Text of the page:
Free credit scores to be required on free credit reports
The financial reform bill will soon add meaning to government-mandated free credit reports by making free credit scores part of the reports. An amendment to the financial reform bill requiring that credit reports include the numerical score was approved in the Senate on Monday. Americans have been entitled by law to receive a free credit report once a year since 2003. But the actual credit score, which is the only information in free credit report offers that lenders would care about, hasn’t been part of the deal.
Free credit report offers
Free credit reports online have been available for years. The Internet is infested with scams disguised as free credit report offers. One site in particular, freecreditreport.com, lures consumers by offering a “free” score in return for signing up for a credit monitoring service that costs $14.95 a month, if they don’t opt out before the end of a seven-day trial period. In April, the Federal Trade Commission started requiring websites advertising free credit reports online to disclose their bait and switch up front, and direct consumers to the government-approved www.annualcreditreport.com. TV and radio ads must do the same starting Sept. 1.
Free credit scores once a year
The free credit score measure in the financial reform bill expands a law passed in December 2003 that gives consumers the right to one free credit report once a year from each of the top three consumer reporting agencies — Equifax, Experian and TransUnion. CNNMoney.com reports that the credit score covers a consumer’s entire credit history — all debts, payment habits and jobs held. Except for pay day loan companies, the credit score is widely used as a shortcut by most lenders, so monitoring it is crucial. Yet a recent survey from the National Foundation for Credit Counseling found that some 65 percent of adults have not checked their reports in the past year. Nearly one-third of adults don’t know their credit scores.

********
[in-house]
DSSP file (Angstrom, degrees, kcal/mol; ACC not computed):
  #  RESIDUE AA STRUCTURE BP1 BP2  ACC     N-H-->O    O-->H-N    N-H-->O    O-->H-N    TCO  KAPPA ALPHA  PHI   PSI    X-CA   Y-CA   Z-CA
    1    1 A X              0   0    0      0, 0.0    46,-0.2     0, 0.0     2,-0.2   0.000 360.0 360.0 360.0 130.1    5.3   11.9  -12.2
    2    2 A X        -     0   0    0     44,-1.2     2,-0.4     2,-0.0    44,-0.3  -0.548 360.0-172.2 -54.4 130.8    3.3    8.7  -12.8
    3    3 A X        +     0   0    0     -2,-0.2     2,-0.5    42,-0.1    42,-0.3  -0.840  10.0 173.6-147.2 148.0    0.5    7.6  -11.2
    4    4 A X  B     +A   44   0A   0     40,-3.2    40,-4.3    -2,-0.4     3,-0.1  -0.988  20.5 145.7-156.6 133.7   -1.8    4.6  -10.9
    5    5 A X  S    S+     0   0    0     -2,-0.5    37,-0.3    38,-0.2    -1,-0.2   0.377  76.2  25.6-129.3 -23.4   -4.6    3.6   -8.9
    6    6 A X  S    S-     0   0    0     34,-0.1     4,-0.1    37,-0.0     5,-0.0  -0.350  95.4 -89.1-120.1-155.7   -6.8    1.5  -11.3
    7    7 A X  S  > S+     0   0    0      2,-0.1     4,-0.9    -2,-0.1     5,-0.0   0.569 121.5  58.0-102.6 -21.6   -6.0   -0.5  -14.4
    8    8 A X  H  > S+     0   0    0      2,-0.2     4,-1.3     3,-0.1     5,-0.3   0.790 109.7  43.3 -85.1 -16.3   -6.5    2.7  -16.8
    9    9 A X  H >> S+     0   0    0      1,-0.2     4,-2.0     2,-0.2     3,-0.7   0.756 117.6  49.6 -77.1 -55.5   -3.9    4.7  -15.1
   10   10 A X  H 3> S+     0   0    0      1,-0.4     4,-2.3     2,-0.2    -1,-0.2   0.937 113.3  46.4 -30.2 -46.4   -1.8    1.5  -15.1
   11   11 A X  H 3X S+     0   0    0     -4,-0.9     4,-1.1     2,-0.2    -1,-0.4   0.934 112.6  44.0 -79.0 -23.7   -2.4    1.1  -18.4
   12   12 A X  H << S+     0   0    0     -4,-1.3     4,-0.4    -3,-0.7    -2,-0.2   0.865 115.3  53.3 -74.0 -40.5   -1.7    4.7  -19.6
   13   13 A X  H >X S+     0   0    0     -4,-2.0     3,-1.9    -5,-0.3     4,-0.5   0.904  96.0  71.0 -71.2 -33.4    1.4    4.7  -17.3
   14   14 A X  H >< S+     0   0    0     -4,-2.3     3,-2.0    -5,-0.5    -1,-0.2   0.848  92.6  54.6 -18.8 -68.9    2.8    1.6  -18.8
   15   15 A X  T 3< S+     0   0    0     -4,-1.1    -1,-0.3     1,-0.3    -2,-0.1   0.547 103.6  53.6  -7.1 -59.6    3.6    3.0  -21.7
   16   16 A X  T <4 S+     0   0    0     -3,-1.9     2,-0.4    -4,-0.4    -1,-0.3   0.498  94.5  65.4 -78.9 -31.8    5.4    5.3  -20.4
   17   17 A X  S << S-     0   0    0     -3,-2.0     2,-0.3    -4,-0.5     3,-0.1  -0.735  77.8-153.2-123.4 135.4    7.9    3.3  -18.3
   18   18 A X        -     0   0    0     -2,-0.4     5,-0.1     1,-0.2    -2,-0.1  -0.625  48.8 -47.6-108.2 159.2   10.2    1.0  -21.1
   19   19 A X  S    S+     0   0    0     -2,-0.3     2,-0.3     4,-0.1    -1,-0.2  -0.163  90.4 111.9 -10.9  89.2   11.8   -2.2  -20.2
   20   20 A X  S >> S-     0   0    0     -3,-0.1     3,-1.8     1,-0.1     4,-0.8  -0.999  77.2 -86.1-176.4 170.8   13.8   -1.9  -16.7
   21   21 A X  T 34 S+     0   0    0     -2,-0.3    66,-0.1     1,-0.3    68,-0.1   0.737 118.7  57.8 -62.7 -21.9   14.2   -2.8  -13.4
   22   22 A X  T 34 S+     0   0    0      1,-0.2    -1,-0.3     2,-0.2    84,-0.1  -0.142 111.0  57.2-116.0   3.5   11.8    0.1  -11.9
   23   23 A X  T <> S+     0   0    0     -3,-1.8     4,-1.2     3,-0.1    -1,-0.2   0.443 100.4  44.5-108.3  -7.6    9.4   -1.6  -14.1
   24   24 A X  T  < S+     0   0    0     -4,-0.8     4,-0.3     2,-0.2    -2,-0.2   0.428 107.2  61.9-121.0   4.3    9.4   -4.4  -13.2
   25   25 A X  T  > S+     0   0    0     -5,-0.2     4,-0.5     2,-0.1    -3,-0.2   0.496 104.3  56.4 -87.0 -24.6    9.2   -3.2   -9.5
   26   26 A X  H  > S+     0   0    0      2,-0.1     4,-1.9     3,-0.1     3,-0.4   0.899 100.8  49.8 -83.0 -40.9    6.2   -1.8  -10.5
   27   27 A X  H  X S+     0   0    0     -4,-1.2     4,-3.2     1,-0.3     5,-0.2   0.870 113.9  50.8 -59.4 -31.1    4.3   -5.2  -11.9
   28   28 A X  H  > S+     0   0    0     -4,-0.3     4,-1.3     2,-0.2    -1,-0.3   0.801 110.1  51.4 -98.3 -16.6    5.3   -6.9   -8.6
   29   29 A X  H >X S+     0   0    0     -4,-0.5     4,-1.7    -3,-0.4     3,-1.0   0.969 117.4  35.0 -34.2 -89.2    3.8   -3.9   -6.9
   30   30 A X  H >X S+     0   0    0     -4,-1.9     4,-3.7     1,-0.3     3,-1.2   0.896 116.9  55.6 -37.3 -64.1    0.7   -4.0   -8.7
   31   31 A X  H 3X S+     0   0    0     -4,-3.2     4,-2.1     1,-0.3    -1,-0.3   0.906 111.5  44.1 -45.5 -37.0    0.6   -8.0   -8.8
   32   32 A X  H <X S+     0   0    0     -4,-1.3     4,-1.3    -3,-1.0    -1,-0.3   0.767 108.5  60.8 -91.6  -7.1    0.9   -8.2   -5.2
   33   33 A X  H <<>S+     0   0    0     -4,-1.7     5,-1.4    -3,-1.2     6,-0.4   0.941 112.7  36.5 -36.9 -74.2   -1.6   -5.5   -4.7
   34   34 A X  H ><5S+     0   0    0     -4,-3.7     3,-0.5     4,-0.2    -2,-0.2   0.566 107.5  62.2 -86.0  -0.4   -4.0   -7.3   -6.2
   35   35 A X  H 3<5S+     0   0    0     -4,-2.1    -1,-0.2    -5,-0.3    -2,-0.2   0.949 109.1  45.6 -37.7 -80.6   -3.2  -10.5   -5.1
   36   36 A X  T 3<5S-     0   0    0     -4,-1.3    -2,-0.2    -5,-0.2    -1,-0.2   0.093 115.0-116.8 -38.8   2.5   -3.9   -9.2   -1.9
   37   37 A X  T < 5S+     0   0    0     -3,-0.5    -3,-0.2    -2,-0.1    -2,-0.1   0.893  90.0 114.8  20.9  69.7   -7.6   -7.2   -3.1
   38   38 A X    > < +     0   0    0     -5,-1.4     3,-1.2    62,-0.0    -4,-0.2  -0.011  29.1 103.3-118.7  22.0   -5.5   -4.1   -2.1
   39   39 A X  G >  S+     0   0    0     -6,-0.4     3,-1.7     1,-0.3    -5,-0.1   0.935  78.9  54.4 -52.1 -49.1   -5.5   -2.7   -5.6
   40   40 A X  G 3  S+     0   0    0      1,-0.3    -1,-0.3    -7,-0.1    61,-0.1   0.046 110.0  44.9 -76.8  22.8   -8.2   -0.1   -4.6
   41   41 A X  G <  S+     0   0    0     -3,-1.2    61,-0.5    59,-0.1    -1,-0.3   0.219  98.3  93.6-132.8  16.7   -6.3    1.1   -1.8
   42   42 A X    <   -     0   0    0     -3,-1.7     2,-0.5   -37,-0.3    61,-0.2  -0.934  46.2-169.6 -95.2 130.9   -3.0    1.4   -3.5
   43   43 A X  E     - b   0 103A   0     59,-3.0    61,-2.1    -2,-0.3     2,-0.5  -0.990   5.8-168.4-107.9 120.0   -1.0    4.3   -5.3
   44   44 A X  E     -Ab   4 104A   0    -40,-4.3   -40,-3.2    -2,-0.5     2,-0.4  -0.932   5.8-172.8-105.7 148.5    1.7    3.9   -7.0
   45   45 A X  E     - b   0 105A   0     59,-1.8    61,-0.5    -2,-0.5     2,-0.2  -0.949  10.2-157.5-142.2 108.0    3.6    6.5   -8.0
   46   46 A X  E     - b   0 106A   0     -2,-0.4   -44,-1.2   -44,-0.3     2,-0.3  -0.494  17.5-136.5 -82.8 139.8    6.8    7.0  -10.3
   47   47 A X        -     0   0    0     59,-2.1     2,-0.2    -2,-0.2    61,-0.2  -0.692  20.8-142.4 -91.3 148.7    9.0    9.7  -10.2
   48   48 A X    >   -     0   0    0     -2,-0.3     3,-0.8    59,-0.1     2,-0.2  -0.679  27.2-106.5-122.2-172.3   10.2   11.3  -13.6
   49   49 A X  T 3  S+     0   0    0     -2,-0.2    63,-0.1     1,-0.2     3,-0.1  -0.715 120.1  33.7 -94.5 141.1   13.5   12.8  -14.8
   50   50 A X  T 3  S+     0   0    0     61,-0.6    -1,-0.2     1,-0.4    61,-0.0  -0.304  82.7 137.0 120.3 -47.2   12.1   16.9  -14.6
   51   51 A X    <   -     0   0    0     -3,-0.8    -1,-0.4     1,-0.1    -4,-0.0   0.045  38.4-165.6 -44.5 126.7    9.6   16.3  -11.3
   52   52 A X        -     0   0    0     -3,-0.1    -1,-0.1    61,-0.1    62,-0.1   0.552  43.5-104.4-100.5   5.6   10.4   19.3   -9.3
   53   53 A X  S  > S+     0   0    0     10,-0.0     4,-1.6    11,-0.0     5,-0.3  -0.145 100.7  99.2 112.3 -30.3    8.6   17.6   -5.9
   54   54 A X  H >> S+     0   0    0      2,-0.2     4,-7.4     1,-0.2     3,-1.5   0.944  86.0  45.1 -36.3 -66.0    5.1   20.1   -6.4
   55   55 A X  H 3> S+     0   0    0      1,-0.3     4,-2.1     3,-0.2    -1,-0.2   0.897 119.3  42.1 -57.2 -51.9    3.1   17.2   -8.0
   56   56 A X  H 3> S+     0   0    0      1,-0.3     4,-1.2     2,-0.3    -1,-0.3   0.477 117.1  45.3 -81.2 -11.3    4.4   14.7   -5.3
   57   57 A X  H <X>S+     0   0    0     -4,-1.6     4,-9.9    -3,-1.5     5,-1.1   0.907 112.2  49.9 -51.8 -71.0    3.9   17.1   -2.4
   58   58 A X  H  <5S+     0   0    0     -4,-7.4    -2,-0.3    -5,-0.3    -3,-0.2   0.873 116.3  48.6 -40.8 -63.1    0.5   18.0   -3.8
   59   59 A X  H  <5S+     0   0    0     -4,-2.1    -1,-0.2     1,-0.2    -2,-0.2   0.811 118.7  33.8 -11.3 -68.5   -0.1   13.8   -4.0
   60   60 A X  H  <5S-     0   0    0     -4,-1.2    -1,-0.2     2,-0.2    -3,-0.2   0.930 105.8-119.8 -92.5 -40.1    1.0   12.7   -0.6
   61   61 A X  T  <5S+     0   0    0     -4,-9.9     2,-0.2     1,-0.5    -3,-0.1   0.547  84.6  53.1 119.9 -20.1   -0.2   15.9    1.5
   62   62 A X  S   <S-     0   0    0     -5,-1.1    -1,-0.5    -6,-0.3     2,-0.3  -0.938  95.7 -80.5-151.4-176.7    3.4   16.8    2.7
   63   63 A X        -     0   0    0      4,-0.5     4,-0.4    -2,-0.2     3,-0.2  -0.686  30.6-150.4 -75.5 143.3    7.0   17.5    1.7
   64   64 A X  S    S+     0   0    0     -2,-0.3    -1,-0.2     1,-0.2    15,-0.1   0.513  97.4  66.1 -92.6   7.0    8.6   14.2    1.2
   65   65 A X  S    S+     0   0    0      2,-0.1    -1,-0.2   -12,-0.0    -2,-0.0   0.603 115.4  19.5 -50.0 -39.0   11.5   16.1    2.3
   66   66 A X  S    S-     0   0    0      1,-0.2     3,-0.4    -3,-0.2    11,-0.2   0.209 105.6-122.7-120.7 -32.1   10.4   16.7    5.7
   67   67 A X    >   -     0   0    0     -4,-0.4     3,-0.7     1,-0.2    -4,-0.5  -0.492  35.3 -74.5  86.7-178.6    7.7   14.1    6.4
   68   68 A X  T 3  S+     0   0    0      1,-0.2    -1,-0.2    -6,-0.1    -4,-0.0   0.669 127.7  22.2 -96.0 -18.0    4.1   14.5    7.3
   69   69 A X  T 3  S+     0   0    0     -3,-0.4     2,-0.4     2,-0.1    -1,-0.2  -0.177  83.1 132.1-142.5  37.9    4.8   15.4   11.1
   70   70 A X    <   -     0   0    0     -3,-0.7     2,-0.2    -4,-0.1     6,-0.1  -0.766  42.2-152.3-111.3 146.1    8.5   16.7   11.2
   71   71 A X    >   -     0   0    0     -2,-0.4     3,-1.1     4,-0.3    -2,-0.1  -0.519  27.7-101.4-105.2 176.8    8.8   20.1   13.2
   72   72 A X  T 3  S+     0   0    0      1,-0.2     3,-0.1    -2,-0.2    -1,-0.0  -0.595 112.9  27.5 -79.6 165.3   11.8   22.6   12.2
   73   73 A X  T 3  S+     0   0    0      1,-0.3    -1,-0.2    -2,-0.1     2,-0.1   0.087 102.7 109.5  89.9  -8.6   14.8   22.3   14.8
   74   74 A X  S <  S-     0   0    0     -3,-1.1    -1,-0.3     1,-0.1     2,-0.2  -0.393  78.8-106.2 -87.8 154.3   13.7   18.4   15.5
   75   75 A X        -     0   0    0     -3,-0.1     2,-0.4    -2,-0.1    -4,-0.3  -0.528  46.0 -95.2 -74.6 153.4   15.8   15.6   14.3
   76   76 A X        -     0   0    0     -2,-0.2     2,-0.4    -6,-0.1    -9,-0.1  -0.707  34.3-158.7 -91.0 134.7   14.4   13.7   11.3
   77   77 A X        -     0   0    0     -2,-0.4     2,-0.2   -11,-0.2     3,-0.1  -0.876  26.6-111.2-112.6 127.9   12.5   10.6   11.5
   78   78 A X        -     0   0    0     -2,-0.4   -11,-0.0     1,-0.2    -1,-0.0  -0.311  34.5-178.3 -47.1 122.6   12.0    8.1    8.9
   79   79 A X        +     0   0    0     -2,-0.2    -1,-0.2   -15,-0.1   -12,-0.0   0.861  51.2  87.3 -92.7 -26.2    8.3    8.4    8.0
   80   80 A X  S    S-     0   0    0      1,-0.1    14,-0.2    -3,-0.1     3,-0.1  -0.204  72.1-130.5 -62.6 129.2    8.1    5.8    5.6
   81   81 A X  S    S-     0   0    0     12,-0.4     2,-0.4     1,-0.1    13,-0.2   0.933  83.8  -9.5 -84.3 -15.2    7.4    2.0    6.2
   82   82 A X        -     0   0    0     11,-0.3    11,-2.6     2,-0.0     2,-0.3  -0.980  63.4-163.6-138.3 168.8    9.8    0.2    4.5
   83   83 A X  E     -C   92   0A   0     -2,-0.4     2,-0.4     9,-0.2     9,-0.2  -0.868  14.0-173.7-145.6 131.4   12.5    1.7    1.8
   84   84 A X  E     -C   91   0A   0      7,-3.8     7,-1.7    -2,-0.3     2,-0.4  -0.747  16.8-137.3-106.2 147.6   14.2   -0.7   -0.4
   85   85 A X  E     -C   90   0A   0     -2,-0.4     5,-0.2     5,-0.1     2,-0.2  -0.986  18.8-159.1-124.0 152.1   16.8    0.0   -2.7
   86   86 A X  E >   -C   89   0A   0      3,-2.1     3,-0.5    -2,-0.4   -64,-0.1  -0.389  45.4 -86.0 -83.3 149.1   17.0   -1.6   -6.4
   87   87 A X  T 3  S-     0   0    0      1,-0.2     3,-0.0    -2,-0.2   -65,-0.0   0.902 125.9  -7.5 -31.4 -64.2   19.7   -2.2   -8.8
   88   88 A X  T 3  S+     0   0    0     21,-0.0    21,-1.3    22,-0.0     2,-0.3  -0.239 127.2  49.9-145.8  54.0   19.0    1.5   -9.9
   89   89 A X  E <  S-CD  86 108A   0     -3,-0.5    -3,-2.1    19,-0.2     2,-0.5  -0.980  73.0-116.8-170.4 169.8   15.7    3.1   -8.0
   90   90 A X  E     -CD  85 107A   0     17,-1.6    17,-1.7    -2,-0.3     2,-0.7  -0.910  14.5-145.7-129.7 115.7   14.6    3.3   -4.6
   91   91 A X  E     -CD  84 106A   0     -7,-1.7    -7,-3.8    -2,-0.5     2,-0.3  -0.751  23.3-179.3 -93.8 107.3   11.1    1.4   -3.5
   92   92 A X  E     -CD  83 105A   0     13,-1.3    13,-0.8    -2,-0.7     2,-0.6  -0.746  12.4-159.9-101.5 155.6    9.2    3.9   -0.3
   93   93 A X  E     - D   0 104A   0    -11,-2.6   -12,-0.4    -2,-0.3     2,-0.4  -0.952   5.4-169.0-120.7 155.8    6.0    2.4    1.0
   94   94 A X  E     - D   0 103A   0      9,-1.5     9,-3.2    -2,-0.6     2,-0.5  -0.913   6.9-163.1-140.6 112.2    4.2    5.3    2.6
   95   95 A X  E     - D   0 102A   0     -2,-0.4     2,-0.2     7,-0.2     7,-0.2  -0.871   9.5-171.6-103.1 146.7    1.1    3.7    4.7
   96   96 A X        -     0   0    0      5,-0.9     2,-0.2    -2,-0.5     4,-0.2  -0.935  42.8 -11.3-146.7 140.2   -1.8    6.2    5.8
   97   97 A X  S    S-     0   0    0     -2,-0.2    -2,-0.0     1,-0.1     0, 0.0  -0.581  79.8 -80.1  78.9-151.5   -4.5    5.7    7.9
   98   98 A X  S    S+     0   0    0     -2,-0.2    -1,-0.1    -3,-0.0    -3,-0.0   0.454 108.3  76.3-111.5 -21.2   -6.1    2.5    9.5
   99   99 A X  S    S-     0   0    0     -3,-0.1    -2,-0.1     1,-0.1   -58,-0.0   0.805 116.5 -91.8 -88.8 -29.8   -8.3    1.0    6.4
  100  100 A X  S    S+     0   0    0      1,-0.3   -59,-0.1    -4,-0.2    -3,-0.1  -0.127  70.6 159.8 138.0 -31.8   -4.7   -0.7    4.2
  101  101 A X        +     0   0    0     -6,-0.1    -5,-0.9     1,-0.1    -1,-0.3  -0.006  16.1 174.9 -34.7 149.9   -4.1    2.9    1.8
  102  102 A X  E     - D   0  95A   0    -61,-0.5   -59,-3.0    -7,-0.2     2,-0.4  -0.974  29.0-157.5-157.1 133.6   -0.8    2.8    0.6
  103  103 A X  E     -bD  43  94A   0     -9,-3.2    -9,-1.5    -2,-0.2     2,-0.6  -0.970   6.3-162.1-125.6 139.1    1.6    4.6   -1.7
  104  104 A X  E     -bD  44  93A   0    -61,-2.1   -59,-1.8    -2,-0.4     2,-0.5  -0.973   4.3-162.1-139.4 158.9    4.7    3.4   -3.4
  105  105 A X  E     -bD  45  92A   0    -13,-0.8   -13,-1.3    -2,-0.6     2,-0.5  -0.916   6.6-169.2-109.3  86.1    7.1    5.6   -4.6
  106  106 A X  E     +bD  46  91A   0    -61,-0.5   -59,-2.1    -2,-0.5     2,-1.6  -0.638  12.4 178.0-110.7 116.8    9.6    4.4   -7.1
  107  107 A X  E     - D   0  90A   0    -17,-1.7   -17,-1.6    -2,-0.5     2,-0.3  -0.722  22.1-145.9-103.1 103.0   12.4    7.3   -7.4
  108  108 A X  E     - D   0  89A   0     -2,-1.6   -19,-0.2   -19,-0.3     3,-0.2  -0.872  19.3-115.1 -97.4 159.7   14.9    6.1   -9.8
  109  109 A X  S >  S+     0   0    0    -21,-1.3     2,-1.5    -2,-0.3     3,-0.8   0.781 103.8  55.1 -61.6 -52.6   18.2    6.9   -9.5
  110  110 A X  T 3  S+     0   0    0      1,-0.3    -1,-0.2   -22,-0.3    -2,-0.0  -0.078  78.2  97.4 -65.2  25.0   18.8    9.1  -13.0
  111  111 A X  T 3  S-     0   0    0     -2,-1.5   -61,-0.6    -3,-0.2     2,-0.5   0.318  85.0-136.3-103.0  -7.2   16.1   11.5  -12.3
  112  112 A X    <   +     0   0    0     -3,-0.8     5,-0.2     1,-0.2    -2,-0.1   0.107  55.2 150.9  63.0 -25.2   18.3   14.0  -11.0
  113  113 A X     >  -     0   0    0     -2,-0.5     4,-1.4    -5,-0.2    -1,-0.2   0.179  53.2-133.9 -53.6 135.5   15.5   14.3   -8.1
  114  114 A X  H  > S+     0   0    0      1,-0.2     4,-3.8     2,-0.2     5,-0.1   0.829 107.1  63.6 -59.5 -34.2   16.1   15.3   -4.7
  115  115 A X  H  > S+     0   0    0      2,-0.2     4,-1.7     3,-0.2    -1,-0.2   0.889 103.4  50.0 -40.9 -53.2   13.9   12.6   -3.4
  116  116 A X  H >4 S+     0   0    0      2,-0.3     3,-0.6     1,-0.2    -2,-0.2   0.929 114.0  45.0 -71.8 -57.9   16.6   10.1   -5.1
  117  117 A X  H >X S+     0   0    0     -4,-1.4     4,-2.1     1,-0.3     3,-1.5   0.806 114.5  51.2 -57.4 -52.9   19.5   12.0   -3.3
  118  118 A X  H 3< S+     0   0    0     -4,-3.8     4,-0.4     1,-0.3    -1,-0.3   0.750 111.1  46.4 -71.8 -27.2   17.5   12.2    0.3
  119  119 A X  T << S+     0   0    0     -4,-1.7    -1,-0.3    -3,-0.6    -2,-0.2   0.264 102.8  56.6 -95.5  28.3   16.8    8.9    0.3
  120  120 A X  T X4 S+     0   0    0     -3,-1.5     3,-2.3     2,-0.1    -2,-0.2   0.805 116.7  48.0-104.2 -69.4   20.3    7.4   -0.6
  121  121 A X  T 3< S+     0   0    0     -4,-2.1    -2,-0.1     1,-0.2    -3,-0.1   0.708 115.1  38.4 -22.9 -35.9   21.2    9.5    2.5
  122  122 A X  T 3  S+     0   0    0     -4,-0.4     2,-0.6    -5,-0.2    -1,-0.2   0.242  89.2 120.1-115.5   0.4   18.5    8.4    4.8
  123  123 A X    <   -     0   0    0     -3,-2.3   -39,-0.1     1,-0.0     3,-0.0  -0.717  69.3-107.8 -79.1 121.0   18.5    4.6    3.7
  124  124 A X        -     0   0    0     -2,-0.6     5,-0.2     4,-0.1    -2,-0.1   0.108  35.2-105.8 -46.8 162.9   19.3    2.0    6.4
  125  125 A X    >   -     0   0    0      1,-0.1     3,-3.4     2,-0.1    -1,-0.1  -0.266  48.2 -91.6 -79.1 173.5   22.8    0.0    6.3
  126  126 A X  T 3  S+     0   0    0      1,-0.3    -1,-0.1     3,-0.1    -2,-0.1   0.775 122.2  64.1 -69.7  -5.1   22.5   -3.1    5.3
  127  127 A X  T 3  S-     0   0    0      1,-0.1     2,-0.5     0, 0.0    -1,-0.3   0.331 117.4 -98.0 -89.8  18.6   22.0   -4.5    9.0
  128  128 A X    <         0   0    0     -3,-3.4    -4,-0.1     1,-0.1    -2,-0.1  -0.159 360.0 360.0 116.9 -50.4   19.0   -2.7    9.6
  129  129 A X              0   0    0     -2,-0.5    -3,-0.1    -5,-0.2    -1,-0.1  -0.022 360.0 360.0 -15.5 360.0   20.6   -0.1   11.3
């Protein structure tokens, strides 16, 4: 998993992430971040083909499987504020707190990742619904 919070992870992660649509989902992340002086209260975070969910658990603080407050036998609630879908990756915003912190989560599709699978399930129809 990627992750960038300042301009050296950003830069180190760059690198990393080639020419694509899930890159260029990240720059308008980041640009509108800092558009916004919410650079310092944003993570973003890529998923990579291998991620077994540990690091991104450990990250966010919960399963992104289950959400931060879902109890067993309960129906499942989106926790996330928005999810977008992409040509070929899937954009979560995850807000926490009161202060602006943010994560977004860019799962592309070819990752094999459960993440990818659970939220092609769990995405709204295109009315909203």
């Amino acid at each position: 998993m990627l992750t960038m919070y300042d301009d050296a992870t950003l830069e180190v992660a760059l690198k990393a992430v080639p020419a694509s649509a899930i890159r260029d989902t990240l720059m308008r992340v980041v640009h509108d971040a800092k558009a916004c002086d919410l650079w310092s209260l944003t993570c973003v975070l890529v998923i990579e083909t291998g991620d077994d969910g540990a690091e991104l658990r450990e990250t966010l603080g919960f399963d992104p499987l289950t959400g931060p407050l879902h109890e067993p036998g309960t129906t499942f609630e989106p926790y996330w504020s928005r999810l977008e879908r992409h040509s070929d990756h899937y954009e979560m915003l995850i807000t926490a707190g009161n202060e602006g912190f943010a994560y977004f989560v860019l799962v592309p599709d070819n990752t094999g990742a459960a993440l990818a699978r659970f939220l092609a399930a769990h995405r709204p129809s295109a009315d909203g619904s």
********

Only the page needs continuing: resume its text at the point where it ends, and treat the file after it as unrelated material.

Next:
More on the financial reform bill
Making free credit scores mandatory on free credit reports has little to do with the broad scope of the financial reform bill. But the New York Times reports that the adoption of the free credit score measure by an overwhelming margin underscores the keen desire by lawmakers to appease the electorate with pro-consumer initiatives in an election year. Senator Sheldon Whitehouse, Democrat of Rhode Island, is pushing for another amendment that gives states the right to limit credit card interest rates, regardless of where the issuing bank is located.
Will free credit scores make a difference?
Some experts are skeptical that free credit scores won’t really make a difference if consumers don’t realize that lenders use multiple scores to assess creditworthiness. Boston.com reports that which version you’ll get depends on the credit bureau you go to. A company called FICO develops the most widely used scores. VantageScore has gained popularity. TransUnion sells both to consumers, but Equifax only sells FICO scores, which range from 300 to 850. Experian sells VantageScores, which range from 501 to 990. Consumers often get different credit report scores issued by the different credit bureaus because there is no universal standard for the formulas they use.